Lessons from Novartis case

Print edition : May 03, 2013

THE Supreme Court’s April 1 judgment in the Novartis case clearly defends the public interest against the corporate greed of multinational pharmaceuticals (see separate story). But the process of the court’s decision to hear the matter tells its own story of balancing competing interests.

The fact that important and sensitive matters are heard by just two-judge or three-judge Benches leaves the decisions rendered by them somewhat uncertain. This is not to suggest that the Novartis judgment has not finally resolved the question of whether the patent regime in pharmaceuticals can be subjected to legislative restrictions to defend the public interest. But the gaps in the judgment suggest that future litigation on the issue cannot be ruled out.

The judges, for instance, did not want to give a final answer on the exact scope of “therapeutic efficacy”, leaving it to be determined by future courts even while acknowledging disagreement among the experts it heard. The two-judge Bench pointed out that Novartis had not filed any data on the therapeutic efficacy of Glivec. Critics may infer that this offers companies such as Novartis a window to identify possible loopholes to exploit in future legal battles.

The point is not just that a bigger Bench of, say, five judges could have achieved better clarity on some complex issues before the Court. It is that had the matter been heard by another two-judge Bench not so committed to the public interest there was the risk of the decision going in favour of Novartis.

Novartis was represented by two high-profile lawyers, Gopal Subramanium and Andhyarujina, who left no stone unturned to bring relief to their client. At one stage, they sought to distinguish between the scope of coverage and the scope of disclosure in a patent. Where it is a pioneering invention (as in the case of the Zimmermann invention, which preceded that of imatinib mesylate), Novartis’ counsel argued, the patent may be entitled to larger coverage than what is specifically disclosed in it. Therefore, they argued, it would be wrong to say that Novartis’ claims for the beta crystalline form of imatinib mesylate is a case of double or repeat patenting, that is, the same invention sought to be patented twice. Thus, Gopal Subramanium maintained that the boundary of the Zimmermann patent was extended up to imatinib mesylate, but the enablement or disclosure made therein ended at imatinib.

The Bench rejected the argument that the coverage in a patent might go much beyond the disclosure as it negates the fundamental rule underlying the grant of patents: a monopoly is granted to a private individual in exchange of the invention being made public so that, at the end of the patent term, the invention may belong to the people at large who may be benefited by it.

The Bench pointed out that in India, the law of patent, after the introduction of product patents, is in its infancy. “We certainly do not wish the law of patent in this country to develop on lines where there may be a vast gap between the coverage and the disclosure under the patent; where the scope of the patent is determined not on the intrinsic worth of the invention but by the artful drafting of its claims by skilful lawyers, and where patents are traded as a commodity not for production and marketing of the patented products but to search for someone who may be sued for infringement of the patent.”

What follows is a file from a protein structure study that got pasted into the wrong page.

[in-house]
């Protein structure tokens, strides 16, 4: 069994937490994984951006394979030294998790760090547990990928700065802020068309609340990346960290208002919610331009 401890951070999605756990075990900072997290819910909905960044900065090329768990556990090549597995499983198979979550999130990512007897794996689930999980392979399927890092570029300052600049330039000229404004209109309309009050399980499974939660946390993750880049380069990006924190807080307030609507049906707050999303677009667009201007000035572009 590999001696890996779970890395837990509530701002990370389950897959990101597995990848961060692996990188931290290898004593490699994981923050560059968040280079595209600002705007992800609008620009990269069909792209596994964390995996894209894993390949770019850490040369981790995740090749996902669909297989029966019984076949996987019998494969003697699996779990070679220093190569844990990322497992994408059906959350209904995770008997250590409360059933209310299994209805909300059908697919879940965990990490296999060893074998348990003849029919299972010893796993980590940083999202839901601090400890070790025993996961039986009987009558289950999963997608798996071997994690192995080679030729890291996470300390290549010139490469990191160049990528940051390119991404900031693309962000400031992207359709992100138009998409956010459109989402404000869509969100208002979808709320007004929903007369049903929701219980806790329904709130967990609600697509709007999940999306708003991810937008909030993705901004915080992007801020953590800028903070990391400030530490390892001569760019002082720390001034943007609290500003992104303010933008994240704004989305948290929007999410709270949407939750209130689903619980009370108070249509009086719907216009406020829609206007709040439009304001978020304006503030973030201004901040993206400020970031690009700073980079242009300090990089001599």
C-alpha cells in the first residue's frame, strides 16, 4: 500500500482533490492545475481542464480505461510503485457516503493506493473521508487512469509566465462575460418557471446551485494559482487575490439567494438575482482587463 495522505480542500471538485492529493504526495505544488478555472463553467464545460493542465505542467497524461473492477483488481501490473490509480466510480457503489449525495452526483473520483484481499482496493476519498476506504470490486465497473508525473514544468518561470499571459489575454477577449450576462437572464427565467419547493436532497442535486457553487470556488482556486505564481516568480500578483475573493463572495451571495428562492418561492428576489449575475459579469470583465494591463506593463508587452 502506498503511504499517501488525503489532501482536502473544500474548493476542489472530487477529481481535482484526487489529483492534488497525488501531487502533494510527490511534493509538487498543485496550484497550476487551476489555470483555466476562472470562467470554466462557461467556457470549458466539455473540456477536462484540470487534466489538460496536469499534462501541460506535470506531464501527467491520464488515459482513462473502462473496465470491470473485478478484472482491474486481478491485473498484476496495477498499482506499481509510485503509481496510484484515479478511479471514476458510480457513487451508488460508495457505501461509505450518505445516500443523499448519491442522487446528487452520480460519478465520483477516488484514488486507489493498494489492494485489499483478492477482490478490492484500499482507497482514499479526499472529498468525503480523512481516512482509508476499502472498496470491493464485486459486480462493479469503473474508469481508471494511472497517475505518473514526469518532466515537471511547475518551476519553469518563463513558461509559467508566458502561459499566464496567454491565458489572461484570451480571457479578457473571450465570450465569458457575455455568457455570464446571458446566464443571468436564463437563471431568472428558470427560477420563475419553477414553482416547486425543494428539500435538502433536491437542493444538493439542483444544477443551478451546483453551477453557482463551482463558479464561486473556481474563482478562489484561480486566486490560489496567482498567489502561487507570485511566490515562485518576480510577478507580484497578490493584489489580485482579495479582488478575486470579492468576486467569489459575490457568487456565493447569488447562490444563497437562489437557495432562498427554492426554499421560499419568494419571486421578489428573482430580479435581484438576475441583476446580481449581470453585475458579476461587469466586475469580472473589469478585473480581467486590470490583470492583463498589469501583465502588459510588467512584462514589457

Even as the two-judge Bench comprising Justices Aftab Alam and Ranjana Prakash Desai deserves appreciation for its nuanced interpretation of the legal dispute before it, observers cannot fail to notice that the case came to be heard by it in almost fortuitous circumstances. The case was first listed before Justices Markandey Katju and Asok Kumar Ganguly in 2009. Justice Katju recused himself from the case on August 31, 2009, when it became known that he had written an article against the liberal grant of pharma patents. The case was then heard by the Bench of Justices Dalveer Bhandari and Deepak Verma. This Bench heard the case for five days, until September 6, 2011, when Justice Bhandari recused himself from hearing the case because a newspaper had reported about his participation in two international conferences for judges organised by a U.S.-based association of intellectual property professionals, which included Novartis.

Justices Alam and Ranjana Desai said in their judgment that they too were reluctant to admit the Novartis case for regular hearing for a different reason: Novartis had appealed directly in the Supreme Court against the Intellectual Property Appellate Board’s verdict (delivered on June 26, 2009) rejecting its patent claim over Glivec without exhausting the intermediate appeal in a High Court. Had the matter first been heard in a High Court, it would have still reached the Supreme Court, but much later.

Justices Alam and Ranjana Desai, therefore, made an exception in this case and agreed to hear the matter so that a verdict could be delivered well before the expiry, in 2018, of Novartis’ 1998 application for a patent. The parties who objected to the grant of a patent to Novartis also agreed to the hearing of their appeal directly in the Supreme Court. The court, however, made it clear that such an exception would not become a precedent for similar appeals in future. The Bench, thus, delivered the verdict after hearing the parties to the dispute in 27 days, between September 26, 2011, and December 4, 2012.

V. Venkatesan

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